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Purpose of a cover letter: key elements and importance

Purpose of a cover letter: key elements and importance

  • What is the main purpose of a cover letter?
  • Key elements of a cover letter
  • 1. Showcase your relevant skills and achievements
  • 2. Reinforce your interest in the role and company
  • 3. Let your personality shine
  • 4. Address any red flags
  • Cover letter FAQs
  • Which is the most important aspect of a cover letter?
  • What are the three main things needed in a cover letter?
  • What’s the best layout for a cover letter?
  • Should I include a cover letter if the job posting says it’s optional?
  • Key takeaways

Are cover letters worth the time and effort? Cover letters can show the hiring manager that you’re serious about the role and could influence their interview decisions. We’ll explain the purpose of a cover letter, with key elements you need to include.

We’ve all heard the phrase “You don't get a second chance to make a first impression,” and when it comes to cover letters this is certainly true. A cover letter is an opportunity for you to build a connection with a hiring manager and allow your personality to shine through. Something a resume simply cannot do.

Understanding the key elements and important aspects of a cover letter is vital if you want to ensure you stand out and get invited for an interview. So what is the purpose of a cover letter and why are they so important? In this article, we’ll dig deeper including:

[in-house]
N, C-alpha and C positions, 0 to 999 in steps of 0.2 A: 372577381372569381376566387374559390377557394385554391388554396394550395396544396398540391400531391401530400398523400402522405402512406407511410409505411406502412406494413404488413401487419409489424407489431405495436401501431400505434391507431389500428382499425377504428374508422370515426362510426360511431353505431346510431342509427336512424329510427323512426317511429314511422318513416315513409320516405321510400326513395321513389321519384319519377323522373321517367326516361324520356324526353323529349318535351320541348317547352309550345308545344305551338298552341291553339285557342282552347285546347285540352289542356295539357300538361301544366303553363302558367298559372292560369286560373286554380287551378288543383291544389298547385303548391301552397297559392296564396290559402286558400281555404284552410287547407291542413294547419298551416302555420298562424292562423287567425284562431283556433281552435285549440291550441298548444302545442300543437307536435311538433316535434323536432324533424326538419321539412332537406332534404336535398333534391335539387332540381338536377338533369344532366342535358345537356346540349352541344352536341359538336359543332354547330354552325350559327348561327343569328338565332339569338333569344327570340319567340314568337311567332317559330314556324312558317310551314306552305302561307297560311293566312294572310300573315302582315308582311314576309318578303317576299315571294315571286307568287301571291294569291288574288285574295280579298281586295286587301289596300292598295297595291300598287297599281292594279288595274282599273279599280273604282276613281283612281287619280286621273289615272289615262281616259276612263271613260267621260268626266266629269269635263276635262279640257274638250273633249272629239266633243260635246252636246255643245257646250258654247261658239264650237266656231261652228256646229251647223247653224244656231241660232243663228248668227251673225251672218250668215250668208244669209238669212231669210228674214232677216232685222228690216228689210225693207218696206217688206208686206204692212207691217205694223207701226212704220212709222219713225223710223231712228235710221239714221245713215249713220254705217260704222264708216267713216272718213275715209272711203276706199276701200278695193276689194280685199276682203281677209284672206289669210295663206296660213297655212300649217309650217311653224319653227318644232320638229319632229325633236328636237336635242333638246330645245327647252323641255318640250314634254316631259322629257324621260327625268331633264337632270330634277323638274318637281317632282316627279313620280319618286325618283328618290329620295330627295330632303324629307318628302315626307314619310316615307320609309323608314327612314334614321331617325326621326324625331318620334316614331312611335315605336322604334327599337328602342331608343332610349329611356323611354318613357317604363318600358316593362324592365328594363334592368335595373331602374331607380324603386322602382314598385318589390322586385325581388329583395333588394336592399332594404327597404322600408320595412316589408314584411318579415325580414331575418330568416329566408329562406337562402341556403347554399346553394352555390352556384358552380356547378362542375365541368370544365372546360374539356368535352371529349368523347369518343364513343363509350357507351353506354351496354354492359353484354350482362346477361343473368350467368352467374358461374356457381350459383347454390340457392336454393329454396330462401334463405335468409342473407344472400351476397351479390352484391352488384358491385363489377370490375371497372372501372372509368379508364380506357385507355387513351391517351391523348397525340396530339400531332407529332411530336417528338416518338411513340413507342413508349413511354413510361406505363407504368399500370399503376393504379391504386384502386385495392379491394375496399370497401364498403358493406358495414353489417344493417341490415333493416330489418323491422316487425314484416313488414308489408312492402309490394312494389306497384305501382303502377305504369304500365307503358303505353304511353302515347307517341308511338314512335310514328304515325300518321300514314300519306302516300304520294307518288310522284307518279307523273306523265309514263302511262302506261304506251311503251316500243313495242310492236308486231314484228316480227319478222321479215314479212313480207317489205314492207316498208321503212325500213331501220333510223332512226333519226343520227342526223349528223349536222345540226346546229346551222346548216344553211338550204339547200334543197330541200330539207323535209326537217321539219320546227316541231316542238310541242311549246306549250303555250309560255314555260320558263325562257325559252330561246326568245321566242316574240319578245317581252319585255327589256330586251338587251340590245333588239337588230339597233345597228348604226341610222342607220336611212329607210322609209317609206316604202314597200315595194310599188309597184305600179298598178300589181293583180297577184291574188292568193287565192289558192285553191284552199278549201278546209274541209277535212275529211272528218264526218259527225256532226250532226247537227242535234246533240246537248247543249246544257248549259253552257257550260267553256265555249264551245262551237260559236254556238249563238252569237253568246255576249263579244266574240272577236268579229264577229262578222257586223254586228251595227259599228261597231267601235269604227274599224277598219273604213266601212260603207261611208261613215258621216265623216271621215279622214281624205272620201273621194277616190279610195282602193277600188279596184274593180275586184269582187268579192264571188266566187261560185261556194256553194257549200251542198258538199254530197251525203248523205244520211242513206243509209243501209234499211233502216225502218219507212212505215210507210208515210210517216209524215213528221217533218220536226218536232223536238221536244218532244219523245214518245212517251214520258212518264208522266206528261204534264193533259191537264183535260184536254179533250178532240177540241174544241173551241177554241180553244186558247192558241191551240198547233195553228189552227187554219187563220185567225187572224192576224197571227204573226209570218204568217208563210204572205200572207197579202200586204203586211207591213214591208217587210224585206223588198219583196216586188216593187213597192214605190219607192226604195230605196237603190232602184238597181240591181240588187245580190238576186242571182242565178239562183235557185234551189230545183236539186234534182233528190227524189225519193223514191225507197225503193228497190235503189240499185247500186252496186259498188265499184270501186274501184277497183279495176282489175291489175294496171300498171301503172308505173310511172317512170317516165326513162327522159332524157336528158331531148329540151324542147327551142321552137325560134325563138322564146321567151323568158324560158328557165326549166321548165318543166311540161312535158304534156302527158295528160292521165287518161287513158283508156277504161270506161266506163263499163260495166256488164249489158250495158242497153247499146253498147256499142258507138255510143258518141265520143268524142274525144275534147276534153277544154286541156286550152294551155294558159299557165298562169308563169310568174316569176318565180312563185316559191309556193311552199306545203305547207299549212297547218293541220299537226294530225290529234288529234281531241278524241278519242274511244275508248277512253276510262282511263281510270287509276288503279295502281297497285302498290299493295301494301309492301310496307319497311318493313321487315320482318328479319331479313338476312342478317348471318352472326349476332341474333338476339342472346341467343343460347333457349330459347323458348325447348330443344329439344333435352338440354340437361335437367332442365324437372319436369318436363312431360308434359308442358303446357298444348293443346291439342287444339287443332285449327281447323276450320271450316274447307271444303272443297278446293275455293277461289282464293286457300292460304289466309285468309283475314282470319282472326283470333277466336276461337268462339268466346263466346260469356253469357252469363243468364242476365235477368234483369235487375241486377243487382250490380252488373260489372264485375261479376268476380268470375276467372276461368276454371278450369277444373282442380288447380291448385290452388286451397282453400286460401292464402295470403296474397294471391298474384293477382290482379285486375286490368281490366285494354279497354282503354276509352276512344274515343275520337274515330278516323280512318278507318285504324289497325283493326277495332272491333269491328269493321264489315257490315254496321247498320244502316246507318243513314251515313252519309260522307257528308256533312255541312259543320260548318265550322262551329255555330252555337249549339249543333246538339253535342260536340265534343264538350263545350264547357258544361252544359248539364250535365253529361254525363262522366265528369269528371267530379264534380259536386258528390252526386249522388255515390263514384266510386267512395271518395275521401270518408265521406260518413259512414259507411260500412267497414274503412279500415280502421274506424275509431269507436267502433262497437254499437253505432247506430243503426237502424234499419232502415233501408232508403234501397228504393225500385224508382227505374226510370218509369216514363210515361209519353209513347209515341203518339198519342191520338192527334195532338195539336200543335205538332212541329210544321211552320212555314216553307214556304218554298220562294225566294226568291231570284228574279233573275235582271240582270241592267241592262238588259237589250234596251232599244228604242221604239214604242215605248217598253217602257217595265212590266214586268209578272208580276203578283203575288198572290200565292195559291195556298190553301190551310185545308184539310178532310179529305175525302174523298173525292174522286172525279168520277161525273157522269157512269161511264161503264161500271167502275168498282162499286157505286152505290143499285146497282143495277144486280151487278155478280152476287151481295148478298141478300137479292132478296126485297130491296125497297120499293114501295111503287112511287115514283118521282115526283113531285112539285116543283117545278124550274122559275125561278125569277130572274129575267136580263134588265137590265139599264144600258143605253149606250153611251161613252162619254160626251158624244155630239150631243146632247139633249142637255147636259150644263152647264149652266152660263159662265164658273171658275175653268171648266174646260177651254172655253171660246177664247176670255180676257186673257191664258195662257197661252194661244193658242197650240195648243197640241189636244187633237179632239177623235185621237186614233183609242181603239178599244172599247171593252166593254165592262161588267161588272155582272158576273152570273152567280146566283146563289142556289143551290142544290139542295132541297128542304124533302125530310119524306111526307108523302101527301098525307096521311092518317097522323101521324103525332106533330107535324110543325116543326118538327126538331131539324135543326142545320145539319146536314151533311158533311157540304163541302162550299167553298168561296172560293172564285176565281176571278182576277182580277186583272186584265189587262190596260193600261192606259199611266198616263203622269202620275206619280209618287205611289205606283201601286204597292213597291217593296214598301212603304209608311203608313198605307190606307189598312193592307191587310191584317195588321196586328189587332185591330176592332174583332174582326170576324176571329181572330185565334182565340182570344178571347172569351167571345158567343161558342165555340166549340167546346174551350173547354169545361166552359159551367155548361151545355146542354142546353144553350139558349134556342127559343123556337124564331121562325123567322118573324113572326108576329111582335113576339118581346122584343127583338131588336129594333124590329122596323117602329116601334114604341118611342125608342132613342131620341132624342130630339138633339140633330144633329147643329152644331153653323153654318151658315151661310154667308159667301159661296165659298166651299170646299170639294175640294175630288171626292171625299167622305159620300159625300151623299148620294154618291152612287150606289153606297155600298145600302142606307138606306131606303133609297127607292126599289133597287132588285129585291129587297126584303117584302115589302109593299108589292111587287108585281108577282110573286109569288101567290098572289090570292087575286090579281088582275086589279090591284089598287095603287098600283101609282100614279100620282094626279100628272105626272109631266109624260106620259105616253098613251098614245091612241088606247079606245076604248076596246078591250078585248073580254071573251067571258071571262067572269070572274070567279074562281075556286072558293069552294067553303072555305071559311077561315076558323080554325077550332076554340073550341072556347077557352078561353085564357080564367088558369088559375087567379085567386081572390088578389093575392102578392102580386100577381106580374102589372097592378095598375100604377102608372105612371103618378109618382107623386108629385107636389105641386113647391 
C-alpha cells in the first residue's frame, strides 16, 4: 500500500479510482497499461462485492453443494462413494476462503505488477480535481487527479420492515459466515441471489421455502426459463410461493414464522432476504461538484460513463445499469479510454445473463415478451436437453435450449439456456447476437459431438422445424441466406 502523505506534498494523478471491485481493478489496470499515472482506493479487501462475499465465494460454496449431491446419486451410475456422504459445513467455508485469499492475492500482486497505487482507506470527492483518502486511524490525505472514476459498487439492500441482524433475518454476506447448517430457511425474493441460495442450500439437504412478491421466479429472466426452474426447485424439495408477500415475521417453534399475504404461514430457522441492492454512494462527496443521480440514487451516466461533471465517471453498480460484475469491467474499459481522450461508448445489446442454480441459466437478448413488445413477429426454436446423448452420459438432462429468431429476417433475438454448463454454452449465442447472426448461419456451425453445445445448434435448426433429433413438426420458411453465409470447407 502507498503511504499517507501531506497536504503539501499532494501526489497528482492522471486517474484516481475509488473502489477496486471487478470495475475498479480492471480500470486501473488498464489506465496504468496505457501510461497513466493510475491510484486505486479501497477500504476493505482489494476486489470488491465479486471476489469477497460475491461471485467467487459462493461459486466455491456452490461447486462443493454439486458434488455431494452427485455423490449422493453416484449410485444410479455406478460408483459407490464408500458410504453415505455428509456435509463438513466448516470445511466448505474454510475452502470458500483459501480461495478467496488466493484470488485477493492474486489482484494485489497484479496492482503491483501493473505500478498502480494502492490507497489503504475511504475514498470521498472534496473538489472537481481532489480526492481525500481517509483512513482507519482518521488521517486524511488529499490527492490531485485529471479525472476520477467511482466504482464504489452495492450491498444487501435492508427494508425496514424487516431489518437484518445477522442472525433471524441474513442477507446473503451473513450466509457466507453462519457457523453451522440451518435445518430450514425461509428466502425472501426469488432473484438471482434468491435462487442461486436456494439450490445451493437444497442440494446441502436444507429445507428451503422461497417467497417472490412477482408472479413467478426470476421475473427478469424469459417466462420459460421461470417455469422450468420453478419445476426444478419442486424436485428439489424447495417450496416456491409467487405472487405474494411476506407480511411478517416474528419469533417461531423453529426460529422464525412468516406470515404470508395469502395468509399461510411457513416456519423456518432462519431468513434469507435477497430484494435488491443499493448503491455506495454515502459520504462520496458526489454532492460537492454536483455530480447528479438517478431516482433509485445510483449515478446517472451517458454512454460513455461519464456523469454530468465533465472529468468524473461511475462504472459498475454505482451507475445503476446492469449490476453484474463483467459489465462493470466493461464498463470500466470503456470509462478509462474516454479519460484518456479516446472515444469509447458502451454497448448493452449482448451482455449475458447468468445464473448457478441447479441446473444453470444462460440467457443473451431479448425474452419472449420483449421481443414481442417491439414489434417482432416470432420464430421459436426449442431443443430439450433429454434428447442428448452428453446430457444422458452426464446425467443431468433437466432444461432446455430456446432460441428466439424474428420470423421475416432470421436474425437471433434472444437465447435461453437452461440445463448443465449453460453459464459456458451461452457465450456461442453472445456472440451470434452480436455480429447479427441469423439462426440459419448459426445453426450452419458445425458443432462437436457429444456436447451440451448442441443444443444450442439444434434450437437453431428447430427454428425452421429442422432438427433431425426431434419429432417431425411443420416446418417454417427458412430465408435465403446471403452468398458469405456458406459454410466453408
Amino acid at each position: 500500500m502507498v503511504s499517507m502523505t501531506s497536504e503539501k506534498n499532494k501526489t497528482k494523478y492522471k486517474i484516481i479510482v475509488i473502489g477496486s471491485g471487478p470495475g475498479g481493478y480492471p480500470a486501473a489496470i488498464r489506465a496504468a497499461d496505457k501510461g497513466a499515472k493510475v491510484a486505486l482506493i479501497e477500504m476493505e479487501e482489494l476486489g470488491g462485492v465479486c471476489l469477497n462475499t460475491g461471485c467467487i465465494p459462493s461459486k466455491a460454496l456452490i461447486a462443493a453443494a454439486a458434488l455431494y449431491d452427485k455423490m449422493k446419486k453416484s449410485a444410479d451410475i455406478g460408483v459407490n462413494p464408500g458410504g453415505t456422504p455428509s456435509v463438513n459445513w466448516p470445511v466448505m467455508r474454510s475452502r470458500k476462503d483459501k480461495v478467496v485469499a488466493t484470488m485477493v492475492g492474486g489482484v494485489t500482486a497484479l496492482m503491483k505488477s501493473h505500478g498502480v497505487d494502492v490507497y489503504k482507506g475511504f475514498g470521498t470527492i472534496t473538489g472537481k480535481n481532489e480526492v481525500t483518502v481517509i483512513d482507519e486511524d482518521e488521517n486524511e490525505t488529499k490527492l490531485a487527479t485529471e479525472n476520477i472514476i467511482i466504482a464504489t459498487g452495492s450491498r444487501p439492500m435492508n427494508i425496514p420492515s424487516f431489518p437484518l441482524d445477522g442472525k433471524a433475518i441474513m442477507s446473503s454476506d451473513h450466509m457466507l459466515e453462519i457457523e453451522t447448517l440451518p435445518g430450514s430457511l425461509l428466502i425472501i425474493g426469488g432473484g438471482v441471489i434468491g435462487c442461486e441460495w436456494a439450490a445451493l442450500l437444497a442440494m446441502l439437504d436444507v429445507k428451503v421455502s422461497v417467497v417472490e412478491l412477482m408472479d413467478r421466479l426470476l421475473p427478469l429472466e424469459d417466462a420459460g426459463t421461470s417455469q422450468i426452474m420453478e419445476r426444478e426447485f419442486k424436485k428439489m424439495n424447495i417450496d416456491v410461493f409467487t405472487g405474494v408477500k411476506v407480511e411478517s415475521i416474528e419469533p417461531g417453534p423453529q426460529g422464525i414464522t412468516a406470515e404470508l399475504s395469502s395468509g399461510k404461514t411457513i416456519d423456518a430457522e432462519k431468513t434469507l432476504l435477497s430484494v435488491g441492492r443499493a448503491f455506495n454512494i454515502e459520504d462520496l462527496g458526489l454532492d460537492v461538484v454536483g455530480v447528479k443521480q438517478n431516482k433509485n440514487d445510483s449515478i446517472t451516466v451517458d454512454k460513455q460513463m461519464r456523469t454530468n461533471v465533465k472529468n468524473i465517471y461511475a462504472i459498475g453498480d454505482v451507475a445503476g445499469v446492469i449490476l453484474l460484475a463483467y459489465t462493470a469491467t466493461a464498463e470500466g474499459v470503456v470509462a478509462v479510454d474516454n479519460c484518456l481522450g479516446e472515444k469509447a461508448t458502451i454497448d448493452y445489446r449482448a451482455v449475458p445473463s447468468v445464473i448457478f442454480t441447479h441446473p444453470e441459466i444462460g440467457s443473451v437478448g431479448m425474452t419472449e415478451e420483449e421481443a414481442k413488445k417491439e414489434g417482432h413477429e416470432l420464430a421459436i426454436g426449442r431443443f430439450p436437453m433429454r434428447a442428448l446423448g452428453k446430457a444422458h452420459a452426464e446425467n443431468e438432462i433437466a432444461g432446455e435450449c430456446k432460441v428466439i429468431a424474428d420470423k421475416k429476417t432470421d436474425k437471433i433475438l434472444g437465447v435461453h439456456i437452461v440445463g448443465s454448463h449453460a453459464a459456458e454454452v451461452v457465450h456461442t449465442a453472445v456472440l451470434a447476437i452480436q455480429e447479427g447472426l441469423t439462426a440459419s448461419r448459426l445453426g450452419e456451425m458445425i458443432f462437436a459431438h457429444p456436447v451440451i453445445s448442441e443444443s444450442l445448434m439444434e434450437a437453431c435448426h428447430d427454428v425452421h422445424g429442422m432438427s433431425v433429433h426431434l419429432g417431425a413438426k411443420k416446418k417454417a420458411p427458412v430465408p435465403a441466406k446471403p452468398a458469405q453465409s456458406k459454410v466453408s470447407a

• What is the main purpose of a cover letter?

  • Key elements of a successful cover letter

  • Cover letter FAQs

What is the main purpose of a cover letter?

A great cover letter demonstrates your interest in the role, describes your positive impact in previous roles, and markets you as the perfect person for the job. Done well, this letter can set you apart from the crowd and give you a competitive advantage by encouraging the hiring manager to read your resume and learn more about you. 

The value of cover letters is hotly debated. Many sources say that cover letters are outdated and only a handful of recruiters care about them. If this is the case, then why bother? The answer is that hiring managers are not all the same. For every one that ignores cover letters there’s another that will read every word and let them influence who they invite to an interview.

Statistical Insight

According to Forbes, cover letters do still really matter. Statistics show that 56% of employers prefer to receive a cover letter and 45% of recruiters said that not having one could result in an application being rejected.

Key elements of a cover letter

A great cover letter won’t guarantee you the job, but a lack-luster effort could result in you not receiving an invite to interview. Here are four key elements to consider when creating a persuasive and professional cover letter:

1. Showcase your relevant skills and achievements

Be purposeful about the information you include. Your cover letter shouldn’t simply repeat information from your resume, it should showcase your relevant skills and achievements that tie into the responsibilities of the role.